SPINNING IN ORBIT

Mexico 2014 | TELECOMS & IT | INTERVIEW

TBY talks to Jorge Juraidini A. Rumilla, Director General of Telecomunicaciones de México, on satellite communications and foreign investment in this area.

Jorge Juraidini A. Rumilla
BIOGRAPHY
Jorge A. Juraidini Rumilla studied Industrial Engineering and Systems at the Instituto Tecnológico y de Estudios Superiores de Monterrey (ITESM), and later took specialization courses on political analysis, lobbying, and parliamentary practices at the Universidad Iberoamericana. He also completed Management Direction at IPADE Institute and various other courses in marketing policy at George Washington University and the Political Center in Miami, Florida. He has held public and private sector positions, including a 12-year period as Director of Government Relations for Grupo FEMSA, and as Director of Inter-parliamentary Relations of the Senate, Legislative liaison for the Secretary of Economy (SECOFI), and Deputy Negotiator for the Mexican Commission of NAFTA from 1992 to 1996, among others.

What were the main highlights of the World Satellite Business Week in Paris?

The summit provided the opportunity for satellite operators and industry participants from around the world to meet and discuss launching and satellite services. For Mexico, it was excellent because Telecomunicaciones de México (TELECOMM-TELÉGRAFOS) has been participating in the sector through MexSat, which is the system operator of three satellites. We already have one satellite in orbit today; will have two more in 2014, and finally a fourth in 2015. Meetings like these provide a medium of interaction with a wide range of businesses that improve both our knowledge of the technology out there, and also our commercial relations. What we plan to do, in light of the agreement signed with other telecom operators, is to promote Mexico in this area. To do this, we intend to stage a summit in here as of 2014 to give a Mexican perspective. TELECOMM-TELÉGRAFOS is active in the sector and operates MEXSAT.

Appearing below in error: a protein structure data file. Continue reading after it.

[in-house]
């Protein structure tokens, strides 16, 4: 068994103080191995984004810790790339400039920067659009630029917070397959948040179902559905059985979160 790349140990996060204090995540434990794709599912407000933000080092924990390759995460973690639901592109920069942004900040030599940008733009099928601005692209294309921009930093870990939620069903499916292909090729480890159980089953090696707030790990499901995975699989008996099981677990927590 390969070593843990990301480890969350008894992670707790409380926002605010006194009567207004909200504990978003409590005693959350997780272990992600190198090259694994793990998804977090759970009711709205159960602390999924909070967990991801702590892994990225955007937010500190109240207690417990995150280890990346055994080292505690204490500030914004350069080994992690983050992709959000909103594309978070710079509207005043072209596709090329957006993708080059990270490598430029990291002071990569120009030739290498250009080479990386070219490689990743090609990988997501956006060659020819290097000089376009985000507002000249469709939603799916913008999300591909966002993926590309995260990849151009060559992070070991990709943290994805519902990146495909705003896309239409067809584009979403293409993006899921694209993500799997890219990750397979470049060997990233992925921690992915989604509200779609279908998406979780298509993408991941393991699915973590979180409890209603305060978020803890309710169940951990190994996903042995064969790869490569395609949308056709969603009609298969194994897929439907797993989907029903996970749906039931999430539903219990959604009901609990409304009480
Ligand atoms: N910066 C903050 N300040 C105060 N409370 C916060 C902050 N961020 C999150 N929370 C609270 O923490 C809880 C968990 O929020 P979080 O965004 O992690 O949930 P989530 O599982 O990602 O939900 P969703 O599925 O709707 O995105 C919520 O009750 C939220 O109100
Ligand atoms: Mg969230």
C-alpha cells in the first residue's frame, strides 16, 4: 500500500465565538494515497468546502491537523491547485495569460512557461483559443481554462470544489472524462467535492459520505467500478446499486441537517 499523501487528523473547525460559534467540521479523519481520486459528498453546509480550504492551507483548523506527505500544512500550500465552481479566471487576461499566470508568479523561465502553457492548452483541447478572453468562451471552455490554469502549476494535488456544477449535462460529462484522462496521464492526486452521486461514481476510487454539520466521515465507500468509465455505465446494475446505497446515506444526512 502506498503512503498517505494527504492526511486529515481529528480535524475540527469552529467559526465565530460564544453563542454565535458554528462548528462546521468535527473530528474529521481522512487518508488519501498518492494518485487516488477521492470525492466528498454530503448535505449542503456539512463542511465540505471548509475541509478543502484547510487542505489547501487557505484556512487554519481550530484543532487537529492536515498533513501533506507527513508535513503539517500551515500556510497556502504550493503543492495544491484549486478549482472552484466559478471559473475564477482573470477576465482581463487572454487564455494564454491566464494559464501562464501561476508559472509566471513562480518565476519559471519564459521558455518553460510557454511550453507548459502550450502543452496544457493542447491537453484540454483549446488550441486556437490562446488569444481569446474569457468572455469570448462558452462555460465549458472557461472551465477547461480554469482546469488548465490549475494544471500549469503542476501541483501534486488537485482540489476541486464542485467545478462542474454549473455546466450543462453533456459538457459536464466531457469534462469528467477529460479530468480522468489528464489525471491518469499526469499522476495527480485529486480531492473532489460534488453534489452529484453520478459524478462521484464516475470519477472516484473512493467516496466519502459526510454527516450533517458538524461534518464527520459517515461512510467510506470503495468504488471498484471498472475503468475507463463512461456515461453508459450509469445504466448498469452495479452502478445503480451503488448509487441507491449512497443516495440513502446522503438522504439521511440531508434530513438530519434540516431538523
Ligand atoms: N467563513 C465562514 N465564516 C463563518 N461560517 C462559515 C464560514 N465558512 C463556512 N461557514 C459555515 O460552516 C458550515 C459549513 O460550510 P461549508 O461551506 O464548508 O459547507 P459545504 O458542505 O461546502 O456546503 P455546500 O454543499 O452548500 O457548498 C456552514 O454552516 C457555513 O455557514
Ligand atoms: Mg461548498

The Secretary for Communication recently launched two satellites and said that two more would be launched in 2014, what is the significance of these services for the telecommunications industry?

MexSat contains three satellites so far, and is a Mexican system operated by Telecomm. Currently, we have the Bicentenario satellite in orbit which works in the C and KU extended band, and 2014 will see the launch of the second satellite, the Centenario, which will operate on the L band, to be followed by a third, Morelos 3, which also operates on the L Band. These systems will enable us to provide services for social programs and also for security for those entities that require them. This will also provide us with a guaranteed system capable of meeting the demands of the Mexican government in the provision of public services.

Will reforms in the telecoms sector attract foreign investment?

Fiber optics is currently licensed to the Federal Commission of Electricity (CFE) as is moving into the telecoms arena. This means that it will become the fiber optic operator, and according to the new projects planned for 2014, we are poised to work with the private sector in developing a more robust fiber-optic network of 700 megahertz bandwidth. The network will be shared by private sector companies and the public sector alike as part of the development plan we have undertaken. From a Telecoms and telecommunications perspective, this marks a huge change, yet it is also a good opportunity for the private sector to participate in order to bring services as a carrier-to-carrier service. According to what the private sector wants, I think we can find ways of jointly working in order to gain a better position in the industry for the people of Mexico and companies hoping to invest here. The major changes are already in place, under the necessary constitutional amendments, allowing any company interested in participating in the Mexican market to join. I think we have an open market, as well as the opportunity to be able to have 100% of foreign investment in the satellite sector. One of the main questions that we heard being asked during the World Satellite Business Week concerned foreign company participation in the sector according to the new legal framework. And the answer was exactly the same; the satellite sector is 100% open to foreign investment, and the broadcasting sector to foreign ownership.

Are these reforms going to increase the contribution of the sector to GDP?

Yes, and this will develop an economic base. Therefore, it is not only a major change, but also a positive one. These reforms take time to mature. Overall, we have the expectation that it will make a positive contribution to the economy, and materialize in the short term.